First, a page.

UBC Faculty Research and Publications

Inability to contact opioid agonist therapy prescribers during the COVID‑19 pandemic in a Canadian setting : A cross‑sectional analysis among people on opioid agonist therapy Moallef, Soroush; DeBeck, Kora; Fairbairn, Nadia; Cui, Zishan; Brar, Rupinder; Wilson, Dean; Johnson, Cheyenne; Milloy, M-J; Hayashi, Kanna


Background: The COVID-19 pandemic and consequent public health response may have undermined key responses to the protracted drug poisoning crisis, including reduced access to opioid agonist therapy (OAT) among people with opioid use disorder. Our study objectives were to estimate the prevalence of and identify factors associated with inability to contact OAT prescribers when in need among people on OAT in a Canadian setting during the dual public health crises. Methods: Survey data were collected from three prospective cohort studies of community-recruited people who use drugs between July and November 2020, in Vancouver, Canada. A multivariable logistic regression analysis was used to identify potential factors associated with inability to contact OAT prescribers among patients who accessed OAT in the past 6 months. Results: Among 448 respondents who reported accessing OAT in the past 6 months, including 231 (54.9%) men, 85 (19.0%) reported having been unable to contact OAT prescribers when needed, whereas 268 (59.8%) reported being able to talk to their prescriber when needed, and 95 (21.2%) reported that they did not want to talk to their medication prescriber in the previous 6 months. Among those who reported inability to contact prescribers, 45 (53.6%) reported that their overall ability to contact prescribers decreased since the start of the pandemic. In multivariable analyses, factors independently associated with inability to talk to OAT prescribers included: chronic pain (Adjusted Odds Ratio [AOR] = 1.82; 95% Confidence Interval [CI] 1.02, 3.27), moderate to severe symptoms of depression or anxiety (AOR = 4.74; 95% CI 2.30, 9.76), inability to access health/social services (AOR = 2.66; 95% CI 1.41, 5.02), and inability to self-isolate or socially distance most or all of the time (AOR = 2.13; 95% CI 1.10, 4.14). Conclusions: Overall, approximately one fifth of the sample reported inability to contact their OAT prescribers when needed, and those people were more likely to have co-occurring vulnerabilities (i.e., co-morbidities, inability to access health/social services) and higher vulnerability to COVID-19. Interventions are needed to ensure optimal access to OAT and mitigate the deepening health inequities resulting from the COVID-19 pandemic and the escalating drug poisoning crisis.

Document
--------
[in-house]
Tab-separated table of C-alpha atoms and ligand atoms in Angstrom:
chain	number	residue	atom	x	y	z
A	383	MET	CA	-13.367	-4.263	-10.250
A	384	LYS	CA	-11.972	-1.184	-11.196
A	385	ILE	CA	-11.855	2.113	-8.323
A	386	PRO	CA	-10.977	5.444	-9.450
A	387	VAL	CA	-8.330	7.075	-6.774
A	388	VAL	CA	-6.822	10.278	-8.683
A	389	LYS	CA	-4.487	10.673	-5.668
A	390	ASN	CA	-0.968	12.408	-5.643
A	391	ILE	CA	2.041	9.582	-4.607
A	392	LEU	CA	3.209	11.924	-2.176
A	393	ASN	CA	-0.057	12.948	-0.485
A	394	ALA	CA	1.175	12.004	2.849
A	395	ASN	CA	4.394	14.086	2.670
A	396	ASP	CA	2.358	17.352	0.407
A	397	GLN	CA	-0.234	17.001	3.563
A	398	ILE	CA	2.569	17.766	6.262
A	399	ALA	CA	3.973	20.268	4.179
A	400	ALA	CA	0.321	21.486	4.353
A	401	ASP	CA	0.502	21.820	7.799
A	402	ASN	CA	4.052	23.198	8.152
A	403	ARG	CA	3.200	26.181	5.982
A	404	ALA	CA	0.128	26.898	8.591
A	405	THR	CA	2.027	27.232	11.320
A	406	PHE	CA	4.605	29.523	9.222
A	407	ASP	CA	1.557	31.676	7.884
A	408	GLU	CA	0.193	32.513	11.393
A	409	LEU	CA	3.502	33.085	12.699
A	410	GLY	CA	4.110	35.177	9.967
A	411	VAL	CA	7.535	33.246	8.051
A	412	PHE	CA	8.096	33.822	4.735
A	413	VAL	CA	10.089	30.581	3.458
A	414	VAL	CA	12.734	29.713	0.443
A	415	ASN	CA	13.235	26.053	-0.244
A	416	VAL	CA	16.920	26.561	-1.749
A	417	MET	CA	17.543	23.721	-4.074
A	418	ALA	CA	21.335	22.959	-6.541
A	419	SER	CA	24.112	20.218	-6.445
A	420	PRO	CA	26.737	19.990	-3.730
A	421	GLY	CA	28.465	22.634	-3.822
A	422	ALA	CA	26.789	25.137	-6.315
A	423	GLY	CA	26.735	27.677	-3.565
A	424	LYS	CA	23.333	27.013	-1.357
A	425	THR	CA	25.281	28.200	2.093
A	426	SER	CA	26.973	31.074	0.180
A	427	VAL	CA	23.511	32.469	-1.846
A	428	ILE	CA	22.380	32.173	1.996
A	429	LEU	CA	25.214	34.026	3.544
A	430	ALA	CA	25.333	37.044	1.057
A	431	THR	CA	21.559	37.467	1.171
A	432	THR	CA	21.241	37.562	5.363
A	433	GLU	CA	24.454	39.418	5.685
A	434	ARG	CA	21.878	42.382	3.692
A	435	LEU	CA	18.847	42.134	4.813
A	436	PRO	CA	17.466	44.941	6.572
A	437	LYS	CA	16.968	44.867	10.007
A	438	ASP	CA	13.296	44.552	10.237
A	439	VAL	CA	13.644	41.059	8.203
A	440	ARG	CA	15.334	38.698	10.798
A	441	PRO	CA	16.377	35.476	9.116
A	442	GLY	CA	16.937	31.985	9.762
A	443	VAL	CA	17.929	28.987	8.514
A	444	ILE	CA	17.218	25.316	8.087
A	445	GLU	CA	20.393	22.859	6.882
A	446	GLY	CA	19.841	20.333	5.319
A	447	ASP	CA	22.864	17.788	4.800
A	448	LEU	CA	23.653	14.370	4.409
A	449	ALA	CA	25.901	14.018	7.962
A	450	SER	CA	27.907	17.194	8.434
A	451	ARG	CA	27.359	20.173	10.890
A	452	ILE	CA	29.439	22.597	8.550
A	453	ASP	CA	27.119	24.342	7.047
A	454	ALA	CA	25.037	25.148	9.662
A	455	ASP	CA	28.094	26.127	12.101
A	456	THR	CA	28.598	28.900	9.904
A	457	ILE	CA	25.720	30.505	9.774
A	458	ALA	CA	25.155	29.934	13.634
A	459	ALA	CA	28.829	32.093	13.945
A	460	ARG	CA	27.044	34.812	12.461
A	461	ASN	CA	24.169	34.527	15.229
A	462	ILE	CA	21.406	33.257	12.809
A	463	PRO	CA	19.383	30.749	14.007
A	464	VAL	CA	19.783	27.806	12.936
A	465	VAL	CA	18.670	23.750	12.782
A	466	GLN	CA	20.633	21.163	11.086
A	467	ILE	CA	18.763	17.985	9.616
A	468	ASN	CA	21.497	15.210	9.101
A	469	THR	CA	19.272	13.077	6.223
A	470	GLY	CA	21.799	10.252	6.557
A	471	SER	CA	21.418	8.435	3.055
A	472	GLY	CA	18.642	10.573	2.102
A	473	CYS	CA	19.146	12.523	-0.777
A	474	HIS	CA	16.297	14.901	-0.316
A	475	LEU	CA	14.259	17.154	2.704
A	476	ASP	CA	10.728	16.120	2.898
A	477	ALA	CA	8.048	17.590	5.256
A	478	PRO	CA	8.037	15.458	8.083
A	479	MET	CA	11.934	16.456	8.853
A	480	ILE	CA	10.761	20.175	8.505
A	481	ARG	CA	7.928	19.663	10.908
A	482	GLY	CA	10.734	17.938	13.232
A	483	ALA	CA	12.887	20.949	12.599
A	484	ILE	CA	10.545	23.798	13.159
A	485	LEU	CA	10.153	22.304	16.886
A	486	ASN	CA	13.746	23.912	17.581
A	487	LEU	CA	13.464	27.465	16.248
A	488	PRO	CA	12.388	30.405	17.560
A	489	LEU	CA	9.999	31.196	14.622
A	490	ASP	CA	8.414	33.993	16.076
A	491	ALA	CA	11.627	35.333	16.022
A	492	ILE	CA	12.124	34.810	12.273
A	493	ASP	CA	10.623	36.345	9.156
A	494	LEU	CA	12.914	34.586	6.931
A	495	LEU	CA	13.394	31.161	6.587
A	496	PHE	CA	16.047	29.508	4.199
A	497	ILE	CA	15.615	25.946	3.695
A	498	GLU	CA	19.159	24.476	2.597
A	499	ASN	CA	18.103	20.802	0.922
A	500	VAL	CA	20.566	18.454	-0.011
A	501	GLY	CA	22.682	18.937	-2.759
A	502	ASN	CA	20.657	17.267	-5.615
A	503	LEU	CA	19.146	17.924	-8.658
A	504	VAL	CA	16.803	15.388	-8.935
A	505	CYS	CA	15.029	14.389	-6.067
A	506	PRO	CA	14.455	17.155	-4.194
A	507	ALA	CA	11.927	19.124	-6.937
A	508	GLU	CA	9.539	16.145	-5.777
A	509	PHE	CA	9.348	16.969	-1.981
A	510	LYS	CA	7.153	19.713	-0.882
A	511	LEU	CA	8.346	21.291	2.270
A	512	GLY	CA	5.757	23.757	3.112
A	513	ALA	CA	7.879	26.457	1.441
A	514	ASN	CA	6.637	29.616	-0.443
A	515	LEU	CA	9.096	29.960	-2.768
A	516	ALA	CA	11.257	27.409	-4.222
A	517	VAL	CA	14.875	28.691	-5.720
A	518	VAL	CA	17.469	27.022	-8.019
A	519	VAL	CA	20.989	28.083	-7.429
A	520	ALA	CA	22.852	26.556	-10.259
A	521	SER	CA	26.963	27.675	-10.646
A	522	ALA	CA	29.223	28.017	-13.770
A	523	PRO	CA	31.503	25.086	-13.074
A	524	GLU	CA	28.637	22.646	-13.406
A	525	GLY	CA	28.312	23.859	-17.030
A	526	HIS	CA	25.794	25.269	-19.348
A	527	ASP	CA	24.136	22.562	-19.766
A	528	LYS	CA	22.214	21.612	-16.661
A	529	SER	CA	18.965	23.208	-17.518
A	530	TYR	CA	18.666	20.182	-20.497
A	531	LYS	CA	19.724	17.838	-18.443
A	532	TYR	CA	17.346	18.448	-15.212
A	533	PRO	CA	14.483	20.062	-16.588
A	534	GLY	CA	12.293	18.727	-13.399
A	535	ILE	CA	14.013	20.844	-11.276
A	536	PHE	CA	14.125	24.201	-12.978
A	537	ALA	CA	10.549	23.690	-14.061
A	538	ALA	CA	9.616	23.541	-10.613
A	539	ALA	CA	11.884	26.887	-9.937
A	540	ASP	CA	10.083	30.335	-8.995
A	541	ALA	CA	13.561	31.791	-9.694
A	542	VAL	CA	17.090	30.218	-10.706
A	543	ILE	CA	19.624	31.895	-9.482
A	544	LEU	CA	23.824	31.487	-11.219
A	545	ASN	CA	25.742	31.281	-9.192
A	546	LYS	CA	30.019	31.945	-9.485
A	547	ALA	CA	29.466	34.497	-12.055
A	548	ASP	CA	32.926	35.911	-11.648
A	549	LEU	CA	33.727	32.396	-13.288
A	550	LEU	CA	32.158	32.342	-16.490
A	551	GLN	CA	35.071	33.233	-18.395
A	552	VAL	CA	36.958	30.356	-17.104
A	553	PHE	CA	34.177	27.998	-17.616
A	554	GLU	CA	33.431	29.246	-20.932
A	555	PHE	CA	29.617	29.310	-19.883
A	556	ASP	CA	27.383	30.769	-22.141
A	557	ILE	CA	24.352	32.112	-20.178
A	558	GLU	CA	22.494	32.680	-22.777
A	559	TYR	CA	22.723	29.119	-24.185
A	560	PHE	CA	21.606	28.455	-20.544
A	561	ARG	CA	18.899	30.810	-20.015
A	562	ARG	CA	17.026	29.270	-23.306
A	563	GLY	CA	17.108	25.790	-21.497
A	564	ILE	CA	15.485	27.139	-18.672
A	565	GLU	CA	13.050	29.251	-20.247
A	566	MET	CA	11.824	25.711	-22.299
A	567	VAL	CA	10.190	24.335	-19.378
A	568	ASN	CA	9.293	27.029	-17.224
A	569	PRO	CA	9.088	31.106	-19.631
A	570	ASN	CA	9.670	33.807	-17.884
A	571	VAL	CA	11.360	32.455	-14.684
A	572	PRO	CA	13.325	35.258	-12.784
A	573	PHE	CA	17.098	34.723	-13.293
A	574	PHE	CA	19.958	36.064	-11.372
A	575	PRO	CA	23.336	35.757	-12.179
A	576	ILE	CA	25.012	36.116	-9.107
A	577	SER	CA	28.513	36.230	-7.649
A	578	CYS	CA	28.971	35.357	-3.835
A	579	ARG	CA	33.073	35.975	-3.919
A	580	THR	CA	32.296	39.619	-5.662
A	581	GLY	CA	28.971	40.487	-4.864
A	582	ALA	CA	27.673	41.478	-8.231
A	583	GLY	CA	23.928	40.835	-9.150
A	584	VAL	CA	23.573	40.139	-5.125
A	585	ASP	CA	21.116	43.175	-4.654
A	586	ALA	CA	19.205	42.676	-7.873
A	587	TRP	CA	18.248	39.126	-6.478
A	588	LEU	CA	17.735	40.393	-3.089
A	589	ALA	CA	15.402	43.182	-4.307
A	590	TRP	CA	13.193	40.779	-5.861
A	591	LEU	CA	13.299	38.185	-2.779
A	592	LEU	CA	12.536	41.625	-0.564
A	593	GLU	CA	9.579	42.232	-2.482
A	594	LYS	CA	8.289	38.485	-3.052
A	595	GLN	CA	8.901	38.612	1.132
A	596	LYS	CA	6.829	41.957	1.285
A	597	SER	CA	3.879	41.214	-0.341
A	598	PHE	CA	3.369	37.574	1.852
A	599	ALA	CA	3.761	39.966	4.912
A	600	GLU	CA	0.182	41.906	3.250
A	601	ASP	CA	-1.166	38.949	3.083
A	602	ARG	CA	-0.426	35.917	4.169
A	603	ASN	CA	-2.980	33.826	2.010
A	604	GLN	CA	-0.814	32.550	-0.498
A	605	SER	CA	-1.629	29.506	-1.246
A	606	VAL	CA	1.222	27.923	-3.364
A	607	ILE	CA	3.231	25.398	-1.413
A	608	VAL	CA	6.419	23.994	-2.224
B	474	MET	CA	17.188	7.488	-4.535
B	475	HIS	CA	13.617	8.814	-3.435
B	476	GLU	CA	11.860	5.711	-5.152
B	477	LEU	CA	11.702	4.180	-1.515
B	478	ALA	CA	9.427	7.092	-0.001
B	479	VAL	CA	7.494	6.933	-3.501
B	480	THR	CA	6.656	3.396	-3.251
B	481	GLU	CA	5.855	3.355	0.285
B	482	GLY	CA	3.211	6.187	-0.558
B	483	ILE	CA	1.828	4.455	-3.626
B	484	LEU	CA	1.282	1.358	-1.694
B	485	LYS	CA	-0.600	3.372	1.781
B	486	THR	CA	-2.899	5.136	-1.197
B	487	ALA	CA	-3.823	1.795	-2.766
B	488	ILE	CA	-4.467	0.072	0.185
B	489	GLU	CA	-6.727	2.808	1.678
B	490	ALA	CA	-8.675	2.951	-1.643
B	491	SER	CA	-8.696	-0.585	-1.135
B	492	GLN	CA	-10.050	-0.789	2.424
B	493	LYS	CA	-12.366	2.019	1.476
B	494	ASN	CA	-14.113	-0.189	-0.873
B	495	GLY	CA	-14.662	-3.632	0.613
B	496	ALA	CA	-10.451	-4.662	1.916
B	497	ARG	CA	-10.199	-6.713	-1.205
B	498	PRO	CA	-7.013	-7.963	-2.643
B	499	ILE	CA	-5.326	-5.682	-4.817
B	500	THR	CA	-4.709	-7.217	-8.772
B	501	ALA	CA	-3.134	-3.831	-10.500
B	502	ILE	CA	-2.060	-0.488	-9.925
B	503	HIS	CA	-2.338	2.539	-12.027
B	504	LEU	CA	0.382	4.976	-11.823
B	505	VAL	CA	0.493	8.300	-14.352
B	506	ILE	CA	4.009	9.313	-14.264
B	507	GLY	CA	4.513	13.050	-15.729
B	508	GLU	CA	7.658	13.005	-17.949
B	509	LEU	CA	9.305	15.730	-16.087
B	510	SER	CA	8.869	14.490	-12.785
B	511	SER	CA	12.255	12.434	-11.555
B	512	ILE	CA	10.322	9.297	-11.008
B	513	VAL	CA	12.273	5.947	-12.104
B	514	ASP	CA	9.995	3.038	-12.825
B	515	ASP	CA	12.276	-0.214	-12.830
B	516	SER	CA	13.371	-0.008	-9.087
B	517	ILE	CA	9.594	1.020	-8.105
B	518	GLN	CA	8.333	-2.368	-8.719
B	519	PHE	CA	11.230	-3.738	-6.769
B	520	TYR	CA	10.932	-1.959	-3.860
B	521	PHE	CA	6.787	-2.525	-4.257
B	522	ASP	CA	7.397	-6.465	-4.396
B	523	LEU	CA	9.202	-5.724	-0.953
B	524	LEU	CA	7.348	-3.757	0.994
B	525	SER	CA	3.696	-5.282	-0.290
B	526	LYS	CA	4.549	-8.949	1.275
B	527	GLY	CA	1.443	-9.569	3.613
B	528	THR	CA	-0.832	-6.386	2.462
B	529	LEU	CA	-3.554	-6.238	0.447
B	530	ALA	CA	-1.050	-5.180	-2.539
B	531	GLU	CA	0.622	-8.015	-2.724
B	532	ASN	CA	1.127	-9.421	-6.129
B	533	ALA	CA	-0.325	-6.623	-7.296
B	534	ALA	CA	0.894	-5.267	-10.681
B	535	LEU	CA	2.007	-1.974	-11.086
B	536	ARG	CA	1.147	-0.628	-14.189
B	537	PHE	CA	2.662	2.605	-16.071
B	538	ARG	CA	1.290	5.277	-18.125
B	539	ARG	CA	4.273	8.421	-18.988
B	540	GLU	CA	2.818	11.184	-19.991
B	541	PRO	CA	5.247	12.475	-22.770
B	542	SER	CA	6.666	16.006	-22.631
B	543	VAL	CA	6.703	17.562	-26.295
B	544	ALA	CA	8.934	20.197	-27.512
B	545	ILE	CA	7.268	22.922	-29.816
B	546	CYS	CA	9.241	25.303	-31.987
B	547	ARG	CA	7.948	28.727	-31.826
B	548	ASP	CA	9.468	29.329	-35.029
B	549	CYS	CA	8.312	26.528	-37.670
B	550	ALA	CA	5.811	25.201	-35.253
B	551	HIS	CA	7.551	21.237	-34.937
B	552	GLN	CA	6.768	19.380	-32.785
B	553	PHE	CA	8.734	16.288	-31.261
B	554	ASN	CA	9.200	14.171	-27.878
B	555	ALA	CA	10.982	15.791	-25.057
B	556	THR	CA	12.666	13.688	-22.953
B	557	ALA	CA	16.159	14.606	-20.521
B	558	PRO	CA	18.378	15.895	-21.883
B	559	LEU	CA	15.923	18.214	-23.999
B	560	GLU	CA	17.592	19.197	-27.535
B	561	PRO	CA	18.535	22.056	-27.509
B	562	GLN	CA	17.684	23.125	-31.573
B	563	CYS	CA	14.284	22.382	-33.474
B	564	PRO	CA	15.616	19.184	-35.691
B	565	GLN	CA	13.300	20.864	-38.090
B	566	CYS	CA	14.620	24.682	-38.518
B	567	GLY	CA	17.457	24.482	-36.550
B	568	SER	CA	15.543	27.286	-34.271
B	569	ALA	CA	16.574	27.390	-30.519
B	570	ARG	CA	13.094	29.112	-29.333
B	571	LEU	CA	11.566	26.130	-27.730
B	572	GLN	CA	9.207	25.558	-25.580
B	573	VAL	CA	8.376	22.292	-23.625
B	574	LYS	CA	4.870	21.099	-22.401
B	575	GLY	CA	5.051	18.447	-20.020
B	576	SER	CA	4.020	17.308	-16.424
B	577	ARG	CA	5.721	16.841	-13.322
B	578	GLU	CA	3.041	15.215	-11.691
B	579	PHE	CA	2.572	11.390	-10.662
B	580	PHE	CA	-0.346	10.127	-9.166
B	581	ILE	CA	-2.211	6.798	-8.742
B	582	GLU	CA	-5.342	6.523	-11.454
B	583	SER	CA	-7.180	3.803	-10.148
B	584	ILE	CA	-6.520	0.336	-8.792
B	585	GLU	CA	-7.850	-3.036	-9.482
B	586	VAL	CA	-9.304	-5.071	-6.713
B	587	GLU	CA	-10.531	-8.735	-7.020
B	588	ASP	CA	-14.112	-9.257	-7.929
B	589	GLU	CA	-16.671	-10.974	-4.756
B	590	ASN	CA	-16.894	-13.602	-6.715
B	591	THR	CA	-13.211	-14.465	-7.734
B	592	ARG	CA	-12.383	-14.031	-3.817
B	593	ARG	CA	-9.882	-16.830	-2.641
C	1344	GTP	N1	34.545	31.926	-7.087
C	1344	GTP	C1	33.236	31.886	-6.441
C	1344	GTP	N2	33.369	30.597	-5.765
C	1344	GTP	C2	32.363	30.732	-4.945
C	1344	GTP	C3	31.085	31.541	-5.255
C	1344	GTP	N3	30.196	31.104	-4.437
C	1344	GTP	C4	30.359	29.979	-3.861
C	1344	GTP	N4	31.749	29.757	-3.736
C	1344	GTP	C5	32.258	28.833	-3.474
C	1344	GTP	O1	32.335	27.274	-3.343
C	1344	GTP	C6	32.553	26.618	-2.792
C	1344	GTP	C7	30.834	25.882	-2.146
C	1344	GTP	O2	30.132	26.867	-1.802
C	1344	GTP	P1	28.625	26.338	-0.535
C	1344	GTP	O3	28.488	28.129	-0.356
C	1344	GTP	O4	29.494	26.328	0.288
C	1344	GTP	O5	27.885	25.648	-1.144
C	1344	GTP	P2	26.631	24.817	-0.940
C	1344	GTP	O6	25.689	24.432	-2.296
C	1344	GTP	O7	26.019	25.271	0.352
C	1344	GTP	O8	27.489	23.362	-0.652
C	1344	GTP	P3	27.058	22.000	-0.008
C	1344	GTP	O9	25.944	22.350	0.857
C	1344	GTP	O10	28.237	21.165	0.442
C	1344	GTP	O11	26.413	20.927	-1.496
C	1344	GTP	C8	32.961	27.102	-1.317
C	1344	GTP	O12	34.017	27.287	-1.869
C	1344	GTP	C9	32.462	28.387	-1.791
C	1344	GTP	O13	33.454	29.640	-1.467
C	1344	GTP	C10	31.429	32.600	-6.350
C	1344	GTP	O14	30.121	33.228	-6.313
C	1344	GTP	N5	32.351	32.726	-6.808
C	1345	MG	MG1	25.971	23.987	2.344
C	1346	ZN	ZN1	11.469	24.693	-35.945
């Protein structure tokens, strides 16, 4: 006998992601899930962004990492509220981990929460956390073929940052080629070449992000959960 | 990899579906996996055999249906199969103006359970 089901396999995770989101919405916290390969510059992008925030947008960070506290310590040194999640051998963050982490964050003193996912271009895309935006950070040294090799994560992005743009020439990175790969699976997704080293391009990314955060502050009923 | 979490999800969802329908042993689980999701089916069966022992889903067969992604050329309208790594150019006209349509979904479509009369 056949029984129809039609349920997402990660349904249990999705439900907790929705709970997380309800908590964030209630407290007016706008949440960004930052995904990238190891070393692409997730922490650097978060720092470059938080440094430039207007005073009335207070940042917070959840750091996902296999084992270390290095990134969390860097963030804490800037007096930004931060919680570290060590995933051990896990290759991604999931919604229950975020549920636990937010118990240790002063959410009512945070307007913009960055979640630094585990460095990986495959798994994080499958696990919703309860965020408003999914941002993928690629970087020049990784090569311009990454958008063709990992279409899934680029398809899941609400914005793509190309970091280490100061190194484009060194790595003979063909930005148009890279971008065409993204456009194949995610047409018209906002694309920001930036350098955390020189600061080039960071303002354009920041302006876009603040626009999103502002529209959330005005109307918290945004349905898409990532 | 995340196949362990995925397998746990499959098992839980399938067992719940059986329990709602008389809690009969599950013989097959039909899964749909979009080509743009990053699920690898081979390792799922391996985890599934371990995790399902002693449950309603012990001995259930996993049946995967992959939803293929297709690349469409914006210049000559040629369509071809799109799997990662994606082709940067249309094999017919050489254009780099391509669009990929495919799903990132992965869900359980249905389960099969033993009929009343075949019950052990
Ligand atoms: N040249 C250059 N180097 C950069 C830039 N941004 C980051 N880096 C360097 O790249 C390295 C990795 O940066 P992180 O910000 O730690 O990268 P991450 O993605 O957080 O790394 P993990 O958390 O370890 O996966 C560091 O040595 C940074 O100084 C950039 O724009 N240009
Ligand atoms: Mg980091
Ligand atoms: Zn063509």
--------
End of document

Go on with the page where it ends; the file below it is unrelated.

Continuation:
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Attribution 4.0 International